Hon. Frederick Cox occupies an enviable position in banking circles in central California, being now the president of the California State Bank. He has long since passed the Psalmist's span of threescore years and ten, but in spirit and interests seems yet in his prime. Old age is not necessarily a synonym of weakness nor does it needs suggest inactivity or want of occupation. There is an old age which grows stronger and better intellectually and morally as the years advance and gives out of its rich stores of learning and experience for the benefit of others. Such has been the career of Mr. Cox, a man honored in every class of society and most of all among those by whom he is best known.

A native of England, Mr. Cox was born on the 16th of January, 1828, his parents being John and Thomazin (Luxton) Cox, both of whom are natives of the same country and represent old families of that land. The father was a farmer and stockman who sold his stock to the London market. He died when his son Frederick was but seven years of age.

The boy pursued his education in private schools in Somersetshire near the town of Bridgewater, England, and continued his studies until seventeen years of age, when he determined to try his fortune in America, and in the fall of 1846 crossed the Atlantic. He made his way directly to Wisconsin, where he secured employment in a butchering establishment at Killburntown, now a part of Milwaukee. He not only assisted in waiting on the customers in that establishment but also acted as bookkeeper, and was there employed until the spring of 1850, when, hearing very favorable reports concerning the great west and especially of the opportunities to be found on the Pacific coast, he crossed the plains to California with a horse team, arriving in this state on the 17th of July, 1850. He located first at Ringgold in Eldorado county, where he secured employment in a grocery store and butcher shop, being thus employed for eight months. He then purchased the store, and although he had to incur an indebtedness to do this he had soon discharged his financial obligation and his store was free from any incumbrance. The following spring he went to Carson valley, where he purchased the stock,--cattle and horses--of the incoming emigrants. In the fall of 1851 he purchased a butcher shop at Salmon Falls, Eldorado county, and later went to Shingle Springs in the same county, where he dealt in stock and land and was in the butchering business. In the spring of 1852 he sold a half interest in his business to C. W. Clarke, and their interest have since been largely identical, the partnership relation being maintained between them up to the present time, covering a period of more than a half century. This is certainly a splendid business record, indicating congeniality between the partners and the endorsement by each of the other's business methods. They sold their store in Shingle Springs in 1854, and in the summer of 1855 went to Grass Valley, where they engaged in the butchering business and also built and conducted the Exchange Hotel. After a year there they became extensively interested in the cattle business, buying land upon which they have raised cattle to the present time. They are now operating in this business in Oregon and California, and the extent of their trade is very great, their annual sales having reached a large figure. In 1881 Mr. Cox became identified with other business enterprises as one of the organizers and directors of the California State Bank, and since 1894 he has been its president, being thus active in the control of financial interests in Sacramento.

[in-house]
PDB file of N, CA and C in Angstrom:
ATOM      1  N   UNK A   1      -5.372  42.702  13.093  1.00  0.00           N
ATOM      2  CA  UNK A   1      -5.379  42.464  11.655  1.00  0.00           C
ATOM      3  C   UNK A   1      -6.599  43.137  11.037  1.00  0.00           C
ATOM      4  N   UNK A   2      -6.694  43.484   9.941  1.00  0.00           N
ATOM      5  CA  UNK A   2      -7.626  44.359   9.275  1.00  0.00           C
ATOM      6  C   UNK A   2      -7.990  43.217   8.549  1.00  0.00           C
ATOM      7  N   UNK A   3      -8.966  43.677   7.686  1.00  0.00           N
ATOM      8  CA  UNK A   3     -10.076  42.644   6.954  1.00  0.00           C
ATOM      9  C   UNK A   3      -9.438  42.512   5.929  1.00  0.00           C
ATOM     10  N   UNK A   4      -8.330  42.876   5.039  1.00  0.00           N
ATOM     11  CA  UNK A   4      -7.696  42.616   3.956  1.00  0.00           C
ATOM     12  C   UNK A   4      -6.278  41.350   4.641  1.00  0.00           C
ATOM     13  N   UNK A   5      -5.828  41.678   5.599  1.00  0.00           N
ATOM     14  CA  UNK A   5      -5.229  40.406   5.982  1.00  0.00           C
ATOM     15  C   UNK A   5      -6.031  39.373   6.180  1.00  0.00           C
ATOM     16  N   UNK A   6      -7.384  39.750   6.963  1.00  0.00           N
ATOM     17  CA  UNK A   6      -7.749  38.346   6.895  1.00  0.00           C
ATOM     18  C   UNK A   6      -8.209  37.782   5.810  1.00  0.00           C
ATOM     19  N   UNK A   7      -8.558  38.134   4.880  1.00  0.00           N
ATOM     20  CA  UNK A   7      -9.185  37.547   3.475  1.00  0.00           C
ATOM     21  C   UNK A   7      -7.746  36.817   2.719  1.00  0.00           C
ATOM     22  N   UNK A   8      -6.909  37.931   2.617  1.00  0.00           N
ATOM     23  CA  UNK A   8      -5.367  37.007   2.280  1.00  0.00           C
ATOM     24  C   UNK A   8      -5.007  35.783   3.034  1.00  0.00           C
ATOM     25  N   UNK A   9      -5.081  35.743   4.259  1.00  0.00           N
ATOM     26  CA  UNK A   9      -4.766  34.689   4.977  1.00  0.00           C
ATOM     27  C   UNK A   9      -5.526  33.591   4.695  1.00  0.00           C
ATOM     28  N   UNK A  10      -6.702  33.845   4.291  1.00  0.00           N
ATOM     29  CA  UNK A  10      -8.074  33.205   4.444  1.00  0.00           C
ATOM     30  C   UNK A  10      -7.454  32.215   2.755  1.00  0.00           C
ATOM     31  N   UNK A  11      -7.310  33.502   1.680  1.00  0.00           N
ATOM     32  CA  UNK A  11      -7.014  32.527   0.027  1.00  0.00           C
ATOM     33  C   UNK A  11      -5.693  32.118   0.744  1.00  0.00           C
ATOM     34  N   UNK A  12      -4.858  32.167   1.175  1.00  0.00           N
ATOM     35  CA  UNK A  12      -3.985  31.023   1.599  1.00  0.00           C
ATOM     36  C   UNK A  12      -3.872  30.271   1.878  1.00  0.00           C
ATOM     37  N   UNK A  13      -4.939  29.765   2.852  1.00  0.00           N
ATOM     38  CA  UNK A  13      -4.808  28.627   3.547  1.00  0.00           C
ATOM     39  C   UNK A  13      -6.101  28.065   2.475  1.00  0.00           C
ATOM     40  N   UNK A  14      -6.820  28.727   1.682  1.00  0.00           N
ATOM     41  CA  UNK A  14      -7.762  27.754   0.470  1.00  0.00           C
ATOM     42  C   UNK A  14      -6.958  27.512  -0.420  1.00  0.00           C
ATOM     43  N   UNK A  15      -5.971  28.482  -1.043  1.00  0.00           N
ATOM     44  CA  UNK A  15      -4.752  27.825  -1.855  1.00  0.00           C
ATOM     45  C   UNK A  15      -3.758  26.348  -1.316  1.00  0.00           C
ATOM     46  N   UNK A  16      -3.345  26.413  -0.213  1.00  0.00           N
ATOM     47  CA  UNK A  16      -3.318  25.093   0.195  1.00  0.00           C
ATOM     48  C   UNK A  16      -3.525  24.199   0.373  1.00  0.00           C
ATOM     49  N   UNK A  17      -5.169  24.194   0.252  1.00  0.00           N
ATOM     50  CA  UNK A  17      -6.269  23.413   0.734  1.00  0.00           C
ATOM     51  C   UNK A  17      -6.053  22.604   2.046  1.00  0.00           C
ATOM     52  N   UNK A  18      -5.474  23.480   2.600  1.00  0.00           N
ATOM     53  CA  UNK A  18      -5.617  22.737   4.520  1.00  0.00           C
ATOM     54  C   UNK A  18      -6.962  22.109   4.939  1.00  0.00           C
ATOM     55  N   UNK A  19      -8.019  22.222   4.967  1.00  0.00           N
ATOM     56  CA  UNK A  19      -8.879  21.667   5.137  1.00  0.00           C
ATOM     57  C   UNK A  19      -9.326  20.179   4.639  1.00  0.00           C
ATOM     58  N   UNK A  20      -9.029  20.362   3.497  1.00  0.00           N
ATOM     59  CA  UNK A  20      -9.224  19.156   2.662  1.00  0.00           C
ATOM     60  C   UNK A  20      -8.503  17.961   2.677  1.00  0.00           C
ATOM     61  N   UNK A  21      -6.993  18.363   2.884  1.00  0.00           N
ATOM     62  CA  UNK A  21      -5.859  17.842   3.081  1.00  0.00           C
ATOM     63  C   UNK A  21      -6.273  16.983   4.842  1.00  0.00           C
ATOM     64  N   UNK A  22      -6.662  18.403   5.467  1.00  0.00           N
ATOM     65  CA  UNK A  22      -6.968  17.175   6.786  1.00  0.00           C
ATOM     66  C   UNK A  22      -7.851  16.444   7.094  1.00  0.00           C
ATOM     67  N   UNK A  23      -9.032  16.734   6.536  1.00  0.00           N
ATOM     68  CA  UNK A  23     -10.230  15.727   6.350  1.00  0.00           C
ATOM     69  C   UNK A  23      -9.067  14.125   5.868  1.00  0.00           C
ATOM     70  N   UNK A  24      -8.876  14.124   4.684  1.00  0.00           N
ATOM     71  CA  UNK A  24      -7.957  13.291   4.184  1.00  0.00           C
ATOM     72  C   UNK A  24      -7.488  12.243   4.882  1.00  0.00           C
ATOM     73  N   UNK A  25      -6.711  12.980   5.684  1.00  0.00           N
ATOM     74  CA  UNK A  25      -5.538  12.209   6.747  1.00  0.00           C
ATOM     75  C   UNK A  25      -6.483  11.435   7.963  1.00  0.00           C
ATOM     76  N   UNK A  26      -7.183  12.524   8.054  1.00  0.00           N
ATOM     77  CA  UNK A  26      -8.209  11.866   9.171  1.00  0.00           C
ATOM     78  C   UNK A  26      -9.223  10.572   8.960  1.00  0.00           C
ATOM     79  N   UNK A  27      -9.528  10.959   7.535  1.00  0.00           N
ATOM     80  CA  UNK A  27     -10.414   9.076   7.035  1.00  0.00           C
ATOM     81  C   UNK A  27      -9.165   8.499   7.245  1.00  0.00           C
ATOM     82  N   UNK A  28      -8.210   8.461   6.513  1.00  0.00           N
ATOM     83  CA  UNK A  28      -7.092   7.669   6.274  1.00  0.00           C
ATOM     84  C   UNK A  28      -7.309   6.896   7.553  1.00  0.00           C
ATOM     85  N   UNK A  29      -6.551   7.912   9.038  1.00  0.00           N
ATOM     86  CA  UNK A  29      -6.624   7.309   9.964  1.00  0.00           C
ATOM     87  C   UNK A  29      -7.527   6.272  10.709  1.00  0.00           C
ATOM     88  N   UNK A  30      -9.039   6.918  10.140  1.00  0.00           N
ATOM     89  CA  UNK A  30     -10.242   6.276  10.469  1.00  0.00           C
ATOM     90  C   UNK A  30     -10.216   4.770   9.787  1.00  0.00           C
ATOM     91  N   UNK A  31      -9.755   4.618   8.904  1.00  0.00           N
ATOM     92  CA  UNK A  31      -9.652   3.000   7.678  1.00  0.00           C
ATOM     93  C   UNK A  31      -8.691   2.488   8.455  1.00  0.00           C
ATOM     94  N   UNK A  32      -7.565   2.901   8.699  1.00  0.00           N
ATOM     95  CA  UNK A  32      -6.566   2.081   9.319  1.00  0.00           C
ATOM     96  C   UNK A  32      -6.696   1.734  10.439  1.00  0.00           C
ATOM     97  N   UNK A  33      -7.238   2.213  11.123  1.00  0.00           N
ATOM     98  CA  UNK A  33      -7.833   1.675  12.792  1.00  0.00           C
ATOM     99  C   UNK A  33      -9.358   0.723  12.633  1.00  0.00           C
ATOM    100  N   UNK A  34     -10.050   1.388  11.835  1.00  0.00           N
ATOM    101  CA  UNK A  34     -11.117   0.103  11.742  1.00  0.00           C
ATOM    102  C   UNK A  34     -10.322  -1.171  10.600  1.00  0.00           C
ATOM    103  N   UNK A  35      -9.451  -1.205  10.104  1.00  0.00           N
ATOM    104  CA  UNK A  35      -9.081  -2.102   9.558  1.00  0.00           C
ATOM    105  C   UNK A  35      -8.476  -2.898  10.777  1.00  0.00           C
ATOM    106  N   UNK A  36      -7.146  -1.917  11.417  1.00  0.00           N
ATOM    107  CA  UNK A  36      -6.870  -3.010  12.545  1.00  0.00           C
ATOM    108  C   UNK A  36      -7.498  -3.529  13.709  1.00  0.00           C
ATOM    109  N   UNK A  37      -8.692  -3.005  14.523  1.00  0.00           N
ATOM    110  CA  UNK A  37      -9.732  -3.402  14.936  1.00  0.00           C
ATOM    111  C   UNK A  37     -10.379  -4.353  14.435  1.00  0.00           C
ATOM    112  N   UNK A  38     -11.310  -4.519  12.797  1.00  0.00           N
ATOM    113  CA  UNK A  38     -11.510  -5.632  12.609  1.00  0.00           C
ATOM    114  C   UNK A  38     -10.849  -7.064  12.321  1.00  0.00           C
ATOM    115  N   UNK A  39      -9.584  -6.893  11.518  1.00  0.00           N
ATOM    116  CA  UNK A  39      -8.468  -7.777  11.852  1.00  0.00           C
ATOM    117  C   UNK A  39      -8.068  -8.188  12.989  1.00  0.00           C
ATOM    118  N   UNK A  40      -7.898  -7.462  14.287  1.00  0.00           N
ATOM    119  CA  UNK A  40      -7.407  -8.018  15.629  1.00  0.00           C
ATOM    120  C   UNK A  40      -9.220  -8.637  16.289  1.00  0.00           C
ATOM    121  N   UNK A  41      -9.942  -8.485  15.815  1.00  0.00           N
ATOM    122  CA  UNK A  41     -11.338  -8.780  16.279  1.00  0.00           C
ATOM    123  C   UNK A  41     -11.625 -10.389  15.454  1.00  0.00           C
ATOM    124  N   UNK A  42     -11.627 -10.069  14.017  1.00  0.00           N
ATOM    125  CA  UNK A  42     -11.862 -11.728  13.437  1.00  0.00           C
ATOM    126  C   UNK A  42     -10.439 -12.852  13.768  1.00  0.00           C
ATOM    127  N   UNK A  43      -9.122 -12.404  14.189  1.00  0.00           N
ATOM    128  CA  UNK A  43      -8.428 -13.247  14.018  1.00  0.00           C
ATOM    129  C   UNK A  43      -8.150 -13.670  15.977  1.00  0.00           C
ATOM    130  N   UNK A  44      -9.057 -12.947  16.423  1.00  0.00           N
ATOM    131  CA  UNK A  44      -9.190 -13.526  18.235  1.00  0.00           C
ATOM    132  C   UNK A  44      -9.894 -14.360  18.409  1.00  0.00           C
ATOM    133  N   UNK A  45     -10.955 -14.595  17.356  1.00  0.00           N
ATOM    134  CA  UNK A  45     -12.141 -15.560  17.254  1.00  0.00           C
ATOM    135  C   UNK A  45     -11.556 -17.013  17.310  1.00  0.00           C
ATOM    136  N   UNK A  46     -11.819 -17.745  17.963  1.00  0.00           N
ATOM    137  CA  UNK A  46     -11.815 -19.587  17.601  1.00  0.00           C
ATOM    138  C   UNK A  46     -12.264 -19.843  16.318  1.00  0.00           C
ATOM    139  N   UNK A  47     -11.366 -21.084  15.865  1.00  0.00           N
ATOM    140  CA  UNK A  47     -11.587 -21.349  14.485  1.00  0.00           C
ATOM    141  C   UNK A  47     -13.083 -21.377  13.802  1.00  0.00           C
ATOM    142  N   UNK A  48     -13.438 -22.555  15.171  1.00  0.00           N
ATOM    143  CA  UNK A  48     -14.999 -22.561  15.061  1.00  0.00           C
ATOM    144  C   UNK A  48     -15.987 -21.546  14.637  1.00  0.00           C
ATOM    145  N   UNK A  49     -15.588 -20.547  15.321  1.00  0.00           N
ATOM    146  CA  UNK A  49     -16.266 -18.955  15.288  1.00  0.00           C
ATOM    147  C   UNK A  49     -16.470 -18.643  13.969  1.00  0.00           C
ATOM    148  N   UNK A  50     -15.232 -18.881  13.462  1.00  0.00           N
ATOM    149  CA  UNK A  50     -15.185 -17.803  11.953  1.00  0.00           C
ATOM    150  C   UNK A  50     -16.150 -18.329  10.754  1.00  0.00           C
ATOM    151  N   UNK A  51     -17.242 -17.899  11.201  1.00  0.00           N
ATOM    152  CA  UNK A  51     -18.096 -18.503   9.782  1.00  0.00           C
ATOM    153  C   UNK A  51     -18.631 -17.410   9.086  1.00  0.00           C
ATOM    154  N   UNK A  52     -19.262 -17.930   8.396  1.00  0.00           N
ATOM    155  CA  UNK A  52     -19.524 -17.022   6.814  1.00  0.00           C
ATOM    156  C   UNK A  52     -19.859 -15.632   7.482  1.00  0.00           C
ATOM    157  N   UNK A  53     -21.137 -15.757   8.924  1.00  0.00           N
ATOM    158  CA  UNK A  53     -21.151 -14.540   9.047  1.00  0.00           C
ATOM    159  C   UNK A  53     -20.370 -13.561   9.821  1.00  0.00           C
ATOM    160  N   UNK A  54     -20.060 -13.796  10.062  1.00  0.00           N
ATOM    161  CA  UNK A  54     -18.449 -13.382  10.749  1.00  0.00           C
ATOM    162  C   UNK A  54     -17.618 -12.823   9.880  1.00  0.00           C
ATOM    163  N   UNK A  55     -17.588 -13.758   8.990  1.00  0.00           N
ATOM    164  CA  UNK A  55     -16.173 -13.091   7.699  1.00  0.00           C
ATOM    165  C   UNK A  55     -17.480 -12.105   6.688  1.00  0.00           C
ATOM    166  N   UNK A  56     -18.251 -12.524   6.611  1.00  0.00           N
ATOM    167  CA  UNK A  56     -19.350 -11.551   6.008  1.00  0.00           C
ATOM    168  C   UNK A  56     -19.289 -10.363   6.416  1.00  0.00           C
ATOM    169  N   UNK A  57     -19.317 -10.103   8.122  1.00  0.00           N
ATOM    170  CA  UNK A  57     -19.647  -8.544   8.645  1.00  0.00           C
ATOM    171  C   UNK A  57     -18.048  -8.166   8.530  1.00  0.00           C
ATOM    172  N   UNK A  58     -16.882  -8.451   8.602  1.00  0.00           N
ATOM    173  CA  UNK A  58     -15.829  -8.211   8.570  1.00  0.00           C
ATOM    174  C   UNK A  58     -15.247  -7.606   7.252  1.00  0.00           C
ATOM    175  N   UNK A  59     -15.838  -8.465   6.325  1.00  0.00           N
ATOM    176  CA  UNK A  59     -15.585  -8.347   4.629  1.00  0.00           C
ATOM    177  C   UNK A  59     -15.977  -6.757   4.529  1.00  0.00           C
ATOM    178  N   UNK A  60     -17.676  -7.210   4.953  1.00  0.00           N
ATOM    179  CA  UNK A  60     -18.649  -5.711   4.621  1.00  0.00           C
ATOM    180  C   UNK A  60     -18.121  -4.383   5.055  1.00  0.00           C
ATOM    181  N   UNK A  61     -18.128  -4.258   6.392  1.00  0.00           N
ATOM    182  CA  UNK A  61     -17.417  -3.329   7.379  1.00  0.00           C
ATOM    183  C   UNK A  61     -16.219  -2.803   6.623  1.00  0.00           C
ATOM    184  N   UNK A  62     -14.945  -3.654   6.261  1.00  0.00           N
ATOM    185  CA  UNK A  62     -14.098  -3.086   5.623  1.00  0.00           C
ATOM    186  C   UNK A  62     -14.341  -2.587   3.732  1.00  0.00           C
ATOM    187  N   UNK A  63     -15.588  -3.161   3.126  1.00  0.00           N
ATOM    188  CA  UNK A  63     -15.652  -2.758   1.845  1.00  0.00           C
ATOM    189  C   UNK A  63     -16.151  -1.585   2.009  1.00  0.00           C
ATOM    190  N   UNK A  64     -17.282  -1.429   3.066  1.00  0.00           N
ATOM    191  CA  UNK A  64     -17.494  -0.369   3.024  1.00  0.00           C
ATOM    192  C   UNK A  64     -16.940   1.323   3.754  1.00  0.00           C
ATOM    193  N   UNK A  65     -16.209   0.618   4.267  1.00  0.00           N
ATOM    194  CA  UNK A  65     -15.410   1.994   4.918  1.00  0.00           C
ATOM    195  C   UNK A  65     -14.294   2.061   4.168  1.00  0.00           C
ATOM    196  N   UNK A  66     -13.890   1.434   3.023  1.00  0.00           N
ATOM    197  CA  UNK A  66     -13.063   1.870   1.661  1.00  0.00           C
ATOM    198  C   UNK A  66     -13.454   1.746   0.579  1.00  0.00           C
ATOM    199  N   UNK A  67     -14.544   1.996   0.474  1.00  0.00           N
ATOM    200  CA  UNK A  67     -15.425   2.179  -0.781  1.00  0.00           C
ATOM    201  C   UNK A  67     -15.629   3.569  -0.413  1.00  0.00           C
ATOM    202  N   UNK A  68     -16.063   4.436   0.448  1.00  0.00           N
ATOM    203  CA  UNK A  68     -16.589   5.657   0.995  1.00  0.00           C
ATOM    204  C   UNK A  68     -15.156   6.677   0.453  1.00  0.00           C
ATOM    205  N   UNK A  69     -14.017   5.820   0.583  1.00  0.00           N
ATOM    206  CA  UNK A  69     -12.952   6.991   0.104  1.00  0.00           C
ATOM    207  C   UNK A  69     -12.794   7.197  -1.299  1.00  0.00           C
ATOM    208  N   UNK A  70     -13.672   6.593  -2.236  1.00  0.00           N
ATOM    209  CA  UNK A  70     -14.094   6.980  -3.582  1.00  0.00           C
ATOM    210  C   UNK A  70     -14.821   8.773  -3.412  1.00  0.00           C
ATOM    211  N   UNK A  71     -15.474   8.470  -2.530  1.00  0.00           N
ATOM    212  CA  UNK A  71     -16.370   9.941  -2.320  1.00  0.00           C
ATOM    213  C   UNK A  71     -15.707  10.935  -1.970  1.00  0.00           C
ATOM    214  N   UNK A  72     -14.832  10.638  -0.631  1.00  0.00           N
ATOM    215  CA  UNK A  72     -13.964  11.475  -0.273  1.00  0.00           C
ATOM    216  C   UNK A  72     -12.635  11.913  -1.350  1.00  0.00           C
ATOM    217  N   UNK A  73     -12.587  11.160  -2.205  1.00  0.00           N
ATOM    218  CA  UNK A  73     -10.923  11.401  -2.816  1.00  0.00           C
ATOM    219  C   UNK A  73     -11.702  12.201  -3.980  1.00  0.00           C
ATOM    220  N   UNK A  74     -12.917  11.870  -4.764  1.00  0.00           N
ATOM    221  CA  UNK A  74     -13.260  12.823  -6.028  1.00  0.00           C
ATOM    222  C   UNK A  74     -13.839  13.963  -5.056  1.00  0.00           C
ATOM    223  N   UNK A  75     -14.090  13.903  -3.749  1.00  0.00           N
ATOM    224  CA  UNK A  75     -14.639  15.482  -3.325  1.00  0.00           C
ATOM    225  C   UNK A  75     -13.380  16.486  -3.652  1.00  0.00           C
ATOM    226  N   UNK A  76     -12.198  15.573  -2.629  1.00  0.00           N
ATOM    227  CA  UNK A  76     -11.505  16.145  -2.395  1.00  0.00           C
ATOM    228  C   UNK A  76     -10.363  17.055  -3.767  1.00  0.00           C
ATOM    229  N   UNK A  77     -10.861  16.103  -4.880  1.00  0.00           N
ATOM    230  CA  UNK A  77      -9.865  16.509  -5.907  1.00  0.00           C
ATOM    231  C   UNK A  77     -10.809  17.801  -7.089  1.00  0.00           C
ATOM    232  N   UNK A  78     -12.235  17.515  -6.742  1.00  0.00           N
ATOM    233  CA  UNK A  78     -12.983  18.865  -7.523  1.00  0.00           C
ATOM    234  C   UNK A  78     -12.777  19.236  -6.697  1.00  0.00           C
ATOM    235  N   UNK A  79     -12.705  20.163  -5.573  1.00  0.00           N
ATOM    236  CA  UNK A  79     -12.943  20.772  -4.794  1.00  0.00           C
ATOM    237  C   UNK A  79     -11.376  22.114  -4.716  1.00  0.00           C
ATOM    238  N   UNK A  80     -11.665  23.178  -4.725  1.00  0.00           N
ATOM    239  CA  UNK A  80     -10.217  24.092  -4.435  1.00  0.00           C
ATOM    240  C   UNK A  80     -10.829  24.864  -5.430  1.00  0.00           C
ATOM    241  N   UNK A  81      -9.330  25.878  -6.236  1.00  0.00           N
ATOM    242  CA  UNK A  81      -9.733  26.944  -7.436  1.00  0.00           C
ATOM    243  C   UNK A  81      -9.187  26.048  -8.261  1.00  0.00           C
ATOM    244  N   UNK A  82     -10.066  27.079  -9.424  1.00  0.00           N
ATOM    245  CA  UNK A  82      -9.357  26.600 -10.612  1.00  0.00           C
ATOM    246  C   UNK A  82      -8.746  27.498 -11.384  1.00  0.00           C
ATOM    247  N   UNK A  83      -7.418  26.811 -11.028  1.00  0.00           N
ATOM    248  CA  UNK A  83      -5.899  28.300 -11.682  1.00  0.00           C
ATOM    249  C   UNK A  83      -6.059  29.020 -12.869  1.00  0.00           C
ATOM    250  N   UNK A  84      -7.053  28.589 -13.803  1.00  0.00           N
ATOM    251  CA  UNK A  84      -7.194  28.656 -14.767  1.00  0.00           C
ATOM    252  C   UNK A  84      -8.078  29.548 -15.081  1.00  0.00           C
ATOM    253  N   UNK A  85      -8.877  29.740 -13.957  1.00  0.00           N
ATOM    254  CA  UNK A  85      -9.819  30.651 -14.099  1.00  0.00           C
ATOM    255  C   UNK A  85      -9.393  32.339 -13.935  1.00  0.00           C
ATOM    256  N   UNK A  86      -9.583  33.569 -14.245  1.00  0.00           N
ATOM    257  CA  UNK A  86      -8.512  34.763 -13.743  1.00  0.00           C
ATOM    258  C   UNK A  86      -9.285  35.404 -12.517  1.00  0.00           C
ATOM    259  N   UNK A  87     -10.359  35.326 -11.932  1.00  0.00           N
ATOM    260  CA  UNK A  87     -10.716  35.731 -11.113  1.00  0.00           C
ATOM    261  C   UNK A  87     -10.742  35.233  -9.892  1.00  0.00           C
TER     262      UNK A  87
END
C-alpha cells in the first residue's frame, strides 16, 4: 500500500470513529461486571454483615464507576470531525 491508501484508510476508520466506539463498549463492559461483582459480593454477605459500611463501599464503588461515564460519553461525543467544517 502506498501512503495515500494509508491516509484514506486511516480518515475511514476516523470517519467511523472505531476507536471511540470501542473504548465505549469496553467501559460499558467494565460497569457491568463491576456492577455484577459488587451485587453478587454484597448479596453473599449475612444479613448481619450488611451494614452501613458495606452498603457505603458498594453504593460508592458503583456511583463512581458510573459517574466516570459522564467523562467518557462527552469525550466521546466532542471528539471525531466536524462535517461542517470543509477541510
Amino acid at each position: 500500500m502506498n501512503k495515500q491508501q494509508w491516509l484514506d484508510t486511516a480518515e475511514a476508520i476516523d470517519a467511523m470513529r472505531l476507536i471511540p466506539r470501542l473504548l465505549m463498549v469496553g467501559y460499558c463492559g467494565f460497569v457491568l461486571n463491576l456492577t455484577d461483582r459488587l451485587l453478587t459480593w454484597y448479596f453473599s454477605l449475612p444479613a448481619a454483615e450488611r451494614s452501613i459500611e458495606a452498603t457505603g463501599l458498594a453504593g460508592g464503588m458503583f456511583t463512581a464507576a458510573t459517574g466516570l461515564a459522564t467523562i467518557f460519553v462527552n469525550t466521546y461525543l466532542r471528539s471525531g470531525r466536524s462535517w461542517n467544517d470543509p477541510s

In 1857 occurred the marriage of Mr. Cox and Miss Jennie A. Holdbridge, of New York, who came to this state in 1852 with her parents, Mr. and Mrs. D. H. Holdbridge, who settled in Sacramento. Five children have been born to Mr. and Mrs. Cox, namely: Crawford J., now deceased; Jennie, the wife of George w. Peltier, manager of the California State Bank; Fredda; Emma, who died in infancy; and Fred, deceased. The family home is in Sacramento, where Mr. and Mrs. Cox occupy an enviable position in social circles. He is a recognized leader in the ranks of the Democratic party, and in 1882 was elected to the state senate of California, serving for four years in the upper house of the assembly. Although seventy-six years of age he is yet hale and hearty and is one of the best known and most highly respected men of the county. He has so directed his efforts as to win prosperity, and his entire career has been characterized by an honorable purpose that makes him a notable figure in business circles in his state. The favorable judgment which the world passed upon him in his early years has never been set aside nor in any degree modified, but has on the contrary been emphasized by reason of his straightforward career and upright life.

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